On Friday, the Granada hosts what may be the most interesting and unusual classical concert of the season. The Shanghai Symphony, China’s oldest orchestra, will appear with Long Yu-the top Chinese maestro of the moment-at the helm, alongside Yuja Wang, the 22-year-old piano sensation who wowed Santa Barbara audiences last season with a memorable solo recital at the Music Academy’s Hahn Hall. The first part of the program will be focused on relatively well-known pieces by Russian composers Modest Mussorgsky and Sergei Rachmaninoff, but after the intermission, the orchestra, with the help of sopranos Xiaoduo Chen and Meng Meng, along with a trio of musicians playing traditional Chinese instruments, will take on the 46-minute composition Iris Devoilee by Chinese composer Qigang Chen. This concerto, which blends Chinese music with Western-style composition influenced by French composers Claude Debussy and Olivier Messiaen, develops the theme of the “eternal feminine” through a sequence of nine musical portraits of different, supposedly feminine traits, ranging from “Chaste” to “Libertine,” and from “Ingenious” to “Voluptuous.”
Chen comes from the generation of Chinese composers that includes Tan Dun, and who sometimes are called the “Gang of ‘78,” referring to the year in which they returned to music school after enduring the painful exile and re-education of the Cultural Revolution. In addition, Chen’s resume lists such accomplishments as directing the musical portion of the opening and closing ceremonies of the 2008 Olympic Games, and he is celebrated routinely by the Chinese establishment for his achievements. Despite this government approval and role in the creation of popular entertainment, Chen’s music remains eerie and full of subtle, moody passages that suggest that he took his apprenticeship as the last composition student accepted by Messiaen very seriously. I have listened to Iris Devoilee a dozen times now, and it grows more distinct and haunting with each repetition. The blending of the Chinese and the European musical styles is seamless, and the atmosphere it creates is one of stark beauty and ethereal surprise.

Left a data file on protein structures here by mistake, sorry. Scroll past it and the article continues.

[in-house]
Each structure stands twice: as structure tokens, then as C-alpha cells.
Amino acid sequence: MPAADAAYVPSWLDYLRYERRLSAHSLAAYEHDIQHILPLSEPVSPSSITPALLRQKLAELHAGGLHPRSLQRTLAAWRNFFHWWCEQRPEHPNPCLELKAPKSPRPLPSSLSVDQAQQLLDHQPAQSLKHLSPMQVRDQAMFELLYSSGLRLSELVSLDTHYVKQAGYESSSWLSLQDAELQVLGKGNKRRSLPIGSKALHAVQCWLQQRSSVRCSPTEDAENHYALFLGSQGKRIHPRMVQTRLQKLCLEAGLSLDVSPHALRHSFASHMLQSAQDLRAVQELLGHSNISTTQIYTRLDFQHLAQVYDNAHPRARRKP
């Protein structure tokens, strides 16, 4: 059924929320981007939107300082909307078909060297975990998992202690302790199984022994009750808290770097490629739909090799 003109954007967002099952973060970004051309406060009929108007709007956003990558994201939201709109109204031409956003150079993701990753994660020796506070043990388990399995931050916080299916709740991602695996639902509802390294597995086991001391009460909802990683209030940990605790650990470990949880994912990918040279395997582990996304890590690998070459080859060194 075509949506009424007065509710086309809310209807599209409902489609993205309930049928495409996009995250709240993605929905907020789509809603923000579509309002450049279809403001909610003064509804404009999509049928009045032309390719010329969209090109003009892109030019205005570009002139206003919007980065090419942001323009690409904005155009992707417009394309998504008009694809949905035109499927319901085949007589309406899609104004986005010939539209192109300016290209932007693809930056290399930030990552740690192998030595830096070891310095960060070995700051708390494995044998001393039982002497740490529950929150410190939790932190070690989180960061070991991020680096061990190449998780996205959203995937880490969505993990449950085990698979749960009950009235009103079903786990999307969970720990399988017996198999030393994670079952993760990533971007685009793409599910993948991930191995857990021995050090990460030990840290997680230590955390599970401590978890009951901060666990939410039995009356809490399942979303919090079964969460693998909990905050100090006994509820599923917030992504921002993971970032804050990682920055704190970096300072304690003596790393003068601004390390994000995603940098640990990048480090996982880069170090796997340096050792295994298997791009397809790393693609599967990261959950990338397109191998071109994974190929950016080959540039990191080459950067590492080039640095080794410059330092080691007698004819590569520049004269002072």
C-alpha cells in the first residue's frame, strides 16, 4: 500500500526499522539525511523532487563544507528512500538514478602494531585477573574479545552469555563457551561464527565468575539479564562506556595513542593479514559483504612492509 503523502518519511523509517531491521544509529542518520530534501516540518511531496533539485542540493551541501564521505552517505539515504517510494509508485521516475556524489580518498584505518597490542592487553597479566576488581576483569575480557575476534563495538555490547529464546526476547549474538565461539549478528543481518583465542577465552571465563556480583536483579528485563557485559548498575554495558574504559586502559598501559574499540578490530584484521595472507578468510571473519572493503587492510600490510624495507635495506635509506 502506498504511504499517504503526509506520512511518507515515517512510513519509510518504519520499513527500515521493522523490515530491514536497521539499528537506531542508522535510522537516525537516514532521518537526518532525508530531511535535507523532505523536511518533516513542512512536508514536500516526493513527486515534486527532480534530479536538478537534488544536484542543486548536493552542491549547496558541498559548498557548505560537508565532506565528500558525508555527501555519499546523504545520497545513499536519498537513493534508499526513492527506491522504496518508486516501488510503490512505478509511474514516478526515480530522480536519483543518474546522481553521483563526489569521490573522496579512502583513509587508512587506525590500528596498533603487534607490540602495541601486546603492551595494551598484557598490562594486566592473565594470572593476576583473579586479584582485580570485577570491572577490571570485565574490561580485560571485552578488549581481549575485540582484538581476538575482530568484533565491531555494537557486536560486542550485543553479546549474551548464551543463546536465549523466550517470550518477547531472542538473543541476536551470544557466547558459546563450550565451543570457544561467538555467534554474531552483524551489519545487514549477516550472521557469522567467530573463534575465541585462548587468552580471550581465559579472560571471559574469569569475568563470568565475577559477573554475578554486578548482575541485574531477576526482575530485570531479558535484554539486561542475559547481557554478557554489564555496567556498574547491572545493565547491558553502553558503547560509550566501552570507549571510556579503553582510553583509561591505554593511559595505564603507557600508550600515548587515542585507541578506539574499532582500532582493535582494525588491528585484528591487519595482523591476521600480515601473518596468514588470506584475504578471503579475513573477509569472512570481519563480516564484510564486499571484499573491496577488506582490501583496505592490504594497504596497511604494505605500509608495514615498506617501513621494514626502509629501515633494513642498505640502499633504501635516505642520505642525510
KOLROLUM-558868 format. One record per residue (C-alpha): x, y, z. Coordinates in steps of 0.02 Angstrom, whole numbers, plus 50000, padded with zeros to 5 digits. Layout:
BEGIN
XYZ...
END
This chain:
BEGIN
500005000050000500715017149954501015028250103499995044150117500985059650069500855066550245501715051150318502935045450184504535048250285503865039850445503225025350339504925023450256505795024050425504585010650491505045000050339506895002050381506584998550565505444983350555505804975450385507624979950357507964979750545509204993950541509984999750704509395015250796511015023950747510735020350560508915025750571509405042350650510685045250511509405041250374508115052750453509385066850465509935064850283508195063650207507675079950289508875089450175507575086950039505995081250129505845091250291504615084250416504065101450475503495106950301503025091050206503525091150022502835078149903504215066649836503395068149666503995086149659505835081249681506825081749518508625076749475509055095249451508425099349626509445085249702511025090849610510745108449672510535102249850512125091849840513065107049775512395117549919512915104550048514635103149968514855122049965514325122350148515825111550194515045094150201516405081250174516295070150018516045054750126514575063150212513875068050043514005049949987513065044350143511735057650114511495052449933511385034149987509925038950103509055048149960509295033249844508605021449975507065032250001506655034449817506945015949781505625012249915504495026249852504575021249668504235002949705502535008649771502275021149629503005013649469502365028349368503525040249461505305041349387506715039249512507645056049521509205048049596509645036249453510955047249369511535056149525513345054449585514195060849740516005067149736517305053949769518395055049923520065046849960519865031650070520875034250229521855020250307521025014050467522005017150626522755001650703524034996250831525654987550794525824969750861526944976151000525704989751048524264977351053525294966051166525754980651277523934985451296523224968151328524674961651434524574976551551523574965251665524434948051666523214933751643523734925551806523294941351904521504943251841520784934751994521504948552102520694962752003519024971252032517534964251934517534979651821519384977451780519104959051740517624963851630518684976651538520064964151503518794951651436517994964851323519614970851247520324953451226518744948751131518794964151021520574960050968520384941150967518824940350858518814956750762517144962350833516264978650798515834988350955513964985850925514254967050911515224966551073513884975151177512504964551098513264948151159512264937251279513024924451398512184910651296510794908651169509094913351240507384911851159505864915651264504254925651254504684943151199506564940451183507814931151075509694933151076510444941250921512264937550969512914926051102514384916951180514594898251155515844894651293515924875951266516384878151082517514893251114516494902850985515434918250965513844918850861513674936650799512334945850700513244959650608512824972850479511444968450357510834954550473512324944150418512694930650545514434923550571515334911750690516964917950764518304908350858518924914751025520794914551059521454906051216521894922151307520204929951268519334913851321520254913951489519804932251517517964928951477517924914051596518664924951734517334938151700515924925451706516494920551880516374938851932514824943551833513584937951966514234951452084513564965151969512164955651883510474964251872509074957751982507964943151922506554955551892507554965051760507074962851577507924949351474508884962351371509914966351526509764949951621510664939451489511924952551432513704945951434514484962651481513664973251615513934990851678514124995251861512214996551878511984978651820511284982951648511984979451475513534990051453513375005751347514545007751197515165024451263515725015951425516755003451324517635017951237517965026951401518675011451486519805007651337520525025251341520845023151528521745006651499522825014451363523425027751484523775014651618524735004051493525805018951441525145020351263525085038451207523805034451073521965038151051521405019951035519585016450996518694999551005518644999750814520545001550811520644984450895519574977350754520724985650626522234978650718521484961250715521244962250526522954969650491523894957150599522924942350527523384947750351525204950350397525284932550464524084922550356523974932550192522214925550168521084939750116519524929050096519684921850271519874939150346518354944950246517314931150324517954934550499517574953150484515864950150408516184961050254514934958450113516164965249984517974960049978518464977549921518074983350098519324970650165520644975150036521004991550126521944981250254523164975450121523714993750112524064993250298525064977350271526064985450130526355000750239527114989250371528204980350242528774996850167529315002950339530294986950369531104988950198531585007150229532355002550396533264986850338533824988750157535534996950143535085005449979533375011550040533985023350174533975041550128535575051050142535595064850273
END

The conductor of the Shanghai Symphony, Yu-who has been likened to a bulldozer thanks to his relentlessness and political savvy-will stand tall as he conjures for American audiences what is, after all, a very Chinese scene. In China, where a reported 30 million people currently are studying the piano, the audience for classical music is young and widespread. In the United States, where aging classical audiences are also dwindling, Chen’s approach may not win as much approval as it has in his home country. The reports from last week’s Carnegie Hall appearance with Lang Lang as guest soloist indicate that, in New York at least, people were more interested in hearing Lang Lang showboat through Rachmaninoff’s Concerto No. 2 than they were in listening to a new work in a hybrid French-Chinese style.
Yet there is hope for this Santa Barbara appearance on two fronts. First, Yuja Wang will be taking the bench rather than Lang Lang, and, if last year’s recital is any indication, her performance of the Rachmaninoff will be first-rate. Second, the Granada is the ideal hall for listening to a grand concerto that involves singers. Every sound made on these Chinese traditional instruments will carry to the last row of the balcony-we’ll just have to wait and see what the people sitting there choose to make of that sound when it reaches them.
The Shanghai Symphony Orchestra will perform at the Granada Theatre (1214 State St.) this Friday, November 20, at 8 p.m. For tickets and info, call 899-2222 or visit granadasb.org.